Here's a new perspective on your home planet, helpfully provided by a NASA asteroid-sampling probe.
Earth and the moon are two bright dots floating in an immense black void in the new view, which was captured by the space agency's OSIRIS-REx spacecraft on Jan. 17 from a distance of 39.5 million miles (63.6 million kilometers).
Well, it's not actually a void; you can see some other stuff in the photo as well, if you look hard enough. [OSIRIS-REx: NASA's Asteroid Sample-Return Mission in Pictures]
"Several constellations are also visible in the surrounding space," NASA officials wrote in a description of the image, which was released today (Feb. 14). "The bright cluster of stars in the upper left corner is the Pleiades in the Taurus constellation. Hamal, the brightest star in Aries, is located in the upper right corner of the image. The Earth-moon system is centered in the middle of five stars comprising the head of Cetus the Whale."
OSIRIS-REx was streaking away from Earth at about 19,000 mph (30,600 km/h) when it took the photo with its navigation camera, as part of an engineering test, agency officials added.
The $800 million OSIRIS-REx mission launched in September 2016, tasked with snagging samples from the big, potentially hazardous near-Earth asteroid Bennu and returning them to Earth.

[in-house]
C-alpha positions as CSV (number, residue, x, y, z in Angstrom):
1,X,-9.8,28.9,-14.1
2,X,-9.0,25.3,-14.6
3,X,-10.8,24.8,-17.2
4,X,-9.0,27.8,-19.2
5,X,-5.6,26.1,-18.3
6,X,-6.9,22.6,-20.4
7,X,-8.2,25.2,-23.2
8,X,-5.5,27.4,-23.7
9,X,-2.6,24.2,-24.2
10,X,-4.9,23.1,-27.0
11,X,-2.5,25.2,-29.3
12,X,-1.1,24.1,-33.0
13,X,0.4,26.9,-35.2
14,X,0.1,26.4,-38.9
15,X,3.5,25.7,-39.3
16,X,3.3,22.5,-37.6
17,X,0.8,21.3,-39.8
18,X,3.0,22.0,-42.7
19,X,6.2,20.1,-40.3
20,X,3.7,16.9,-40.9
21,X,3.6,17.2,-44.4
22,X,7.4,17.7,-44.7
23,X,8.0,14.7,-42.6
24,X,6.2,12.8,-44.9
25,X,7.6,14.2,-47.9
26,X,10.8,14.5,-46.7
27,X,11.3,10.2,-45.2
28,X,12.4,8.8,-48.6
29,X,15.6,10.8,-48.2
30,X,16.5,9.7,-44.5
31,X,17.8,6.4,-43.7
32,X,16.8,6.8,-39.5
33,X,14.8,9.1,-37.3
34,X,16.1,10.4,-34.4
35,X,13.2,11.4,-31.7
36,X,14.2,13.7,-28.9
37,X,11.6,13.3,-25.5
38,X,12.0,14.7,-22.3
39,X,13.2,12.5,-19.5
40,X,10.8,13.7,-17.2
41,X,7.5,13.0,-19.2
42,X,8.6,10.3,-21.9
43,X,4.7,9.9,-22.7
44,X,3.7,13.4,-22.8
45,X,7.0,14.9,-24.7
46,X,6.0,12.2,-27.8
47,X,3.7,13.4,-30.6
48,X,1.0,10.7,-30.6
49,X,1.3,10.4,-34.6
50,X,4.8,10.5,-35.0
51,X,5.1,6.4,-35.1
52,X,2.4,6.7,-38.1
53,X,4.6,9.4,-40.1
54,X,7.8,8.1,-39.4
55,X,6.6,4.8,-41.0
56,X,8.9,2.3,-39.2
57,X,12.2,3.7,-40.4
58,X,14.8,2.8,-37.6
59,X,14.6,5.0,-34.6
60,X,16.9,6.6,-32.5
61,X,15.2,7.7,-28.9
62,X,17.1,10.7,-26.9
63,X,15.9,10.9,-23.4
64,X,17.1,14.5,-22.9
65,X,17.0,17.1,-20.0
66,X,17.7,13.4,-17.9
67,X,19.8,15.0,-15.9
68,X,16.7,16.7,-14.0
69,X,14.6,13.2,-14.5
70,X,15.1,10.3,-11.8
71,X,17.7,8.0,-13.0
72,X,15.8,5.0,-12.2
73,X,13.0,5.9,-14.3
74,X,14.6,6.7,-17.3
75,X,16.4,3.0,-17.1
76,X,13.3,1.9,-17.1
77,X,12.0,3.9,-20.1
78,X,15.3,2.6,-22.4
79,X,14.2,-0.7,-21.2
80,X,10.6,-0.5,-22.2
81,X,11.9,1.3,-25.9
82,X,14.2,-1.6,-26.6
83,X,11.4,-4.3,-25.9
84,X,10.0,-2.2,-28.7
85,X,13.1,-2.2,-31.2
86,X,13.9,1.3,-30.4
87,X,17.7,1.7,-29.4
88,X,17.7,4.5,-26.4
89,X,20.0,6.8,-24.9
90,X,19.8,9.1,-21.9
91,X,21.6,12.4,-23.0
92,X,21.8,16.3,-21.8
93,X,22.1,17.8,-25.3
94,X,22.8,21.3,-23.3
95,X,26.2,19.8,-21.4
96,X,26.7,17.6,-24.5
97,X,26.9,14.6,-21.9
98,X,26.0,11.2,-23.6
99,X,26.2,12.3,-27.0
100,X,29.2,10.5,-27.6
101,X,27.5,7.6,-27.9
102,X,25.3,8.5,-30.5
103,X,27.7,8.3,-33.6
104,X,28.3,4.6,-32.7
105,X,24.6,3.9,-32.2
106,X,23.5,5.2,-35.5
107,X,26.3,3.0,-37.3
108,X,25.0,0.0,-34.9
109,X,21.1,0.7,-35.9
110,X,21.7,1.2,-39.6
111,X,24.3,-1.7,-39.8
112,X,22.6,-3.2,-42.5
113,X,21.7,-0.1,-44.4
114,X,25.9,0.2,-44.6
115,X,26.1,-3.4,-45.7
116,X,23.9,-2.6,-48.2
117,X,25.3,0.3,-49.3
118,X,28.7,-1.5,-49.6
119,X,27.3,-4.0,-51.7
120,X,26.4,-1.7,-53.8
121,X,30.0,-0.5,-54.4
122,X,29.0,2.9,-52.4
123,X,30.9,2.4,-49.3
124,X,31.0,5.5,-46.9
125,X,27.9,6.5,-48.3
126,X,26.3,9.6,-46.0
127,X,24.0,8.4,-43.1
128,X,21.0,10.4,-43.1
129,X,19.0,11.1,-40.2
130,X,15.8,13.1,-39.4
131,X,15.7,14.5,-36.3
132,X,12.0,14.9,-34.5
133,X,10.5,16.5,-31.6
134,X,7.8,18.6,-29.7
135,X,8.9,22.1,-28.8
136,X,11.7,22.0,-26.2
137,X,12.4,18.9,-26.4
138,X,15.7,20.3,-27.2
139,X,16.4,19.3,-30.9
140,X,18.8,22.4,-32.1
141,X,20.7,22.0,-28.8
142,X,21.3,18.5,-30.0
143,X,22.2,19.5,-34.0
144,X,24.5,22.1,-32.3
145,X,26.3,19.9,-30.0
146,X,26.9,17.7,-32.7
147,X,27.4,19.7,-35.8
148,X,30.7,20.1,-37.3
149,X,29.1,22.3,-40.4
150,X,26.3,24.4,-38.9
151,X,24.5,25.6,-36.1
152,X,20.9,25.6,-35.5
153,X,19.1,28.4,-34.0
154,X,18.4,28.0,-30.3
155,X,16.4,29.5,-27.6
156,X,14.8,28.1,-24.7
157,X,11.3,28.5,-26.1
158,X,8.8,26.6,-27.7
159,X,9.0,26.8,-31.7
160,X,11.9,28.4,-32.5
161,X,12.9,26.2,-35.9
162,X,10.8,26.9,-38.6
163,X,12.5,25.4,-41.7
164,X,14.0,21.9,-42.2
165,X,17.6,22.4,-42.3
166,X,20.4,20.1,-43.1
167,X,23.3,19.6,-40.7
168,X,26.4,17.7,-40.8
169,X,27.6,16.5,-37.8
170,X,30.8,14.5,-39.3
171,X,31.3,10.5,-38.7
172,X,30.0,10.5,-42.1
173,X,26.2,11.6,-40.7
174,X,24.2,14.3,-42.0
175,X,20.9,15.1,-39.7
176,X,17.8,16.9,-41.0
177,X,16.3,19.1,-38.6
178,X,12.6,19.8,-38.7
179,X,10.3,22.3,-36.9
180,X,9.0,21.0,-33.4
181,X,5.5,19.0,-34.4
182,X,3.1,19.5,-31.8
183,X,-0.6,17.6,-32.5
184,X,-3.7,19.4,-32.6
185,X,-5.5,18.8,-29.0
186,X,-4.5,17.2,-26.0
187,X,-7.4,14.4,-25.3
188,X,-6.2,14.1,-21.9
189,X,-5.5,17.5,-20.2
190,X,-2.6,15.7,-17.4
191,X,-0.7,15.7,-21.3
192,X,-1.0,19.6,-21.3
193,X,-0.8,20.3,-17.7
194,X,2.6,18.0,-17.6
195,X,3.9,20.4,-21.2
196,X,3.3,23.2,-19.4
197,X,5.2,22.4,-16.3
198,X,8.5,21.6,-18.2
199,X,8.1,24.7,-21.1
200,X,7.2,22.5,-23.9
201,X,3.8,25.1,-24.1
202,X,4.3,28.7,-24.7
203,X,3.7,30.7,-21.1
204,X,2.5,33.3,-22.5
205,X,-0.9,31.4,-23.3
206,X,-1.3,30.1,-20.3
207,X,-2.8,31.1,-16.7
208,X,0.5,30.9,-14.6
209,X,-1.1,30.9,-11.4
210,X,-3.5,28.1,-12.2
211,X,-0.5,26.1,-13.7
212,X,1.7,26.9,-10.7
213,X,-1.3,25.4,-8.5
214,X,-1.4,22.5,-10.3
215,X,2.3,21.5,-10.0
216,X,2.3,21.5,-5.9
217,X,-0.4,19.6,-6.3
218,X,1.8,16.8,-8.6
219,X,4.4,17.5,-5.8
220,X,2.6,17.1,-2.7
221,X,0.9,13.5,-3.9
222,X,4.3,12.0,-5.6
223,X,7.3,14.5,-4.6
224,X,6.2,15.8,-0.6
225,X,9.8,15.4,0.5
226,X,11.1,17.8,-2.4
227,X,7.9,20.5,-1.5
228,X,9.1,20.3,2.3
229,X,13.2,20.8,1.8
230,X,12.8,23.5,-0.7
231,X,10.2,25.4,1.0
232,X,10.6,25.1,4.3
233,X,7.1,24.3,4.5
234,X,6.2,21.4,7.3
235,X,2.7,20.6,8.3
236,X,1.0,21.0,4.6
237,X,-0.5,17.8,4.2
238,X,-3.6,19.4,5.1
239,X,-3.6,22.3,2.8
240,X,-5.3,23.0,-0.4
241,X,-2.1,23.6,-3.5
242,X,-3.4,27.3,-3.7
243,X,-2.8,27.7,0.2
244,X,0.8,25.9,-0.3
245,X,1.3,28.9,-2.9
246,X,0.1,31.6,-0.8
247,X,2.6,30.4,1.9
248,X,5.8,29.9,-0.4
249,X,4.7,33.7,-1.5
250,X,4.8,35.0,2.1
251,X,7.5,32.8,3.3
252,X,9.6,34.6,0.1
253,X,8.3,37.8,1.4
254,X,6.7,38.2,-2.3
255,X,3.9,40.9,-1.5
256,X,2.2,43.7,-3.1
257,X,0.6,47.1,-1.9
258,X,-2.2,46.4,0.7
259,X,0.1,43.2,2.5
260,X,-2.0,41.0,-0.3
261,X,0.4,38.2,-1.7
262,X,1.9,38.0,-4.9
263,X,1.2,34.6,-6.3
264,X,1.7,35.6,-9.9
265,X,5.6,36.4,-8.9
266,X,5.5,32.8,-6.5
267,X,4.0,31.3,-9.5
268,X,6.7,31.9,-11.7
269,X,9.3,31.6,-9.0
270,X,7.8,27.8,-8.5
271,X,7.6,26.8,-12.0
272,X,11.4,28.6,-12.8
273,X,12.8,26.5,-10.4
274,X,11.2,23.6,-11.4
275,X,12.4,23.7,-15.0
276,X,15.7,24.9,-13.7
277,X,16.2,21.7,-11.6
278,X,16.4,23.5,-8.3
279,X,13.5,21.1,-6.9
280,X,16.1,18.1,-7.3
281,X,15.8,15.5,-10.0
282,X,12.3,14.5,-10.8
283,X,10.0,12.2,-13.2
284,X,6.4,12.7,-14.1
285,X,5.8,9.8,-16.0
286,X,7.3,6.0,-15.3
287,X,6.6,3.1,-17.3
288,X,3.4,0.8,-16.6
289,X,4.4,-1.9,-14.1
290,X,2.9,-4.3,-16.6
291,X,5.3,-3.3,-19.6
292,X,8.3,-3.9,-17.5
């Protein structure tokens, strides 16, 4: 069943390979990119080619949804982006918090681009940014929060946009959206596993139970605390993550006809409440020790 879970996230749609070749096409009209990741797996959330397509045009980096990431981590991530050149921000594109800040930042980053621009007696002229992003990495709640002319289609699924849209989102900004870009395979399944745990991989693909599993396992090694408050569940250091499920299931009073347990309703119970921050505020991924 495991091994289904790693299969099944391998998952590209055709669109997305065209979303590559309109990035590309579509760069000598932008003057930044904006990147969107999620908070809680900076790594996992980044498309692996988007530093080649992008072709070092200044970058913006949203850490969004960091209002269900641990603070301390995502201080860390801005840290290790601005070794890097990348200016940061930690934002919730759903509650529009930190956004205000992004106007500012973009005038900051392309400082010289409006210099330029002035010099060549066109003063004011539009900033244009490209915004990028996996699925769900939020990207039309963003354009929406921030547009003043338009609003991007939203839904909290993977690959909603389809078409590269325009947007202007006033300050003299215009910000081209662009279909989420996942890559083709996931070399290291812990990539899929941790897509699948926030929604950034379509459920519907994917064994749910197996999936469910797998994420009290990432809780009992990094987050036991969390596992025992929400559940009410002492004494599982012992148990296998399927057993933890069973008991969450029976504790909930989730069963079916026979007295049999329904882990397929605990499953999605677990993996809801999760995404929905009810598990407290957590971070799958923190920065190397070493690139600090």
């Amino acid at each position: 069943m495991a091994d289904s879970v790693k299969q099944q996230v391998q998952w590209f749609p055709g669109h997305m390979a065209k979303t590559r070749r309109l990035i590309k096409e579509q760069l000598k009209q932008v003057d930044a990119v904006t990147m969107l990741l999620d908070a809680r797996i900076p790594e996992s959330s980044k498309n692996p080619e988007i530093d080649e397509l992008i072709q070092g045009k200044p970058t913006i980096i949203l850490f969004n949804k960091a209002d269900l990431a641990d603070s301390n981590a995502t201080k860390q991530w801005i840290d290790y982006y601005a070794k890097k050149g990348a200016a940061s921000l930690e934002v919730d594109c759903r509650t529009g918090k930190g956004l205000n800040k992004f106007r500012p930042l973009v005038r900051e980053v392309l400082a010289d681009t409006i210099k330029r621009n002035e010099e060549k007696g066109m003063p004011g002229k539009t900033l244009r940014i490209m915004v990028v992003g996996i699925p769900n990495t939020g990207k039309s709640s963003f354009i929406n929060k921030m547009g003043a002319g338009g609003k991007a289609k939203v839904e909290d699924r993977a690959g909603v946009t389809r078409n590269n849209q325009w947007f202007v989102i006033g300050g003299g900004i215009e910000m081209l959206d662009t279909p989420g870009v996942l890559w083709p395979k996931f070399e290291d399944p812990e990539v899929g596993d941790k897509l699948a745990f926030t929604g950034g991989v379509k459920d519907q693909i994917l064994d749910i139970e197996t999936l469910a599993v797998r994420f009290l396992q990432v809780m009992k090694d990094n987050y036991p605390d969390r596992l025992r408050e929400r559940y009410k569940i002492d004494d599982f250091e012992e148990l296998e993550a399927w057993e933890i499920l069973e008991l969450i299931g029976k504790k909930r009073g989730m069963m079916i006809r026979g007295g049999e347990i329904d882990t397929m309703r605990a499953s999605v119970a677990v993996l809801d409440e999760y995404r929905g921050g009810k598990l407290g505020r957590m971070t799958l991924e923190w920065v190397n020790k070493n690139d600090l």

The spacecraft's path to Bennu has been circuitous. OSIRIS-REx performed a speed-boosting, trajectory-refining flyby of Earth this past September, and it's scheduled to rendezvous with the space rock this summer. The probe will study Bennu from orbit for a while, then spiral down and pluck a sample in July 2020.
If all goes according to plan, this sample will come back to Earth in September 2023, enclosed in a canister that floats to a parachute-aided touchdown in the Utah desert.
Mission scientists hope OSIRIS-REx teaches them more about the role that dark, primitive, carbon-rich asteroids such as Bennu may have played in seeding Earth with the building blocks of life long ago. The probe's observations should also prove useful to future asteroid miners, as well as folks studying the best ways to nudge potentially dangerous space rocks away from Earth, NASA officials have said.
This wide range of science objectives is spelled out in the mission's full name, which is quite a mouthful: Origins, Spectral Interpretation, Resource Identification, Security, Regolith Explorer.
Get the Space.com Newsletter
Breaking space news, the latest updates on rocket launches, skywatching events and more!
Michael Wall is a Senior Space Writer with Space.com and joined the team in 2010. He primarily covers exoplanets, spaceflight and military space, but has been known to dabble in the space art beat. His book about the search for alien life, "Out There," was published on Nov. 13, 2018. Before becoming a science writer, Michael worked as a herpetologist and wildlife biologist. He has a Ph.D. in evolutionary biology from the University of Sydney, Australia, a bachelor's degree from the University of Arizona, and a graduate certificate in science writing from the University of California, Santa Cruz. To find out what his latest project is, you can follow Michael on Twitter.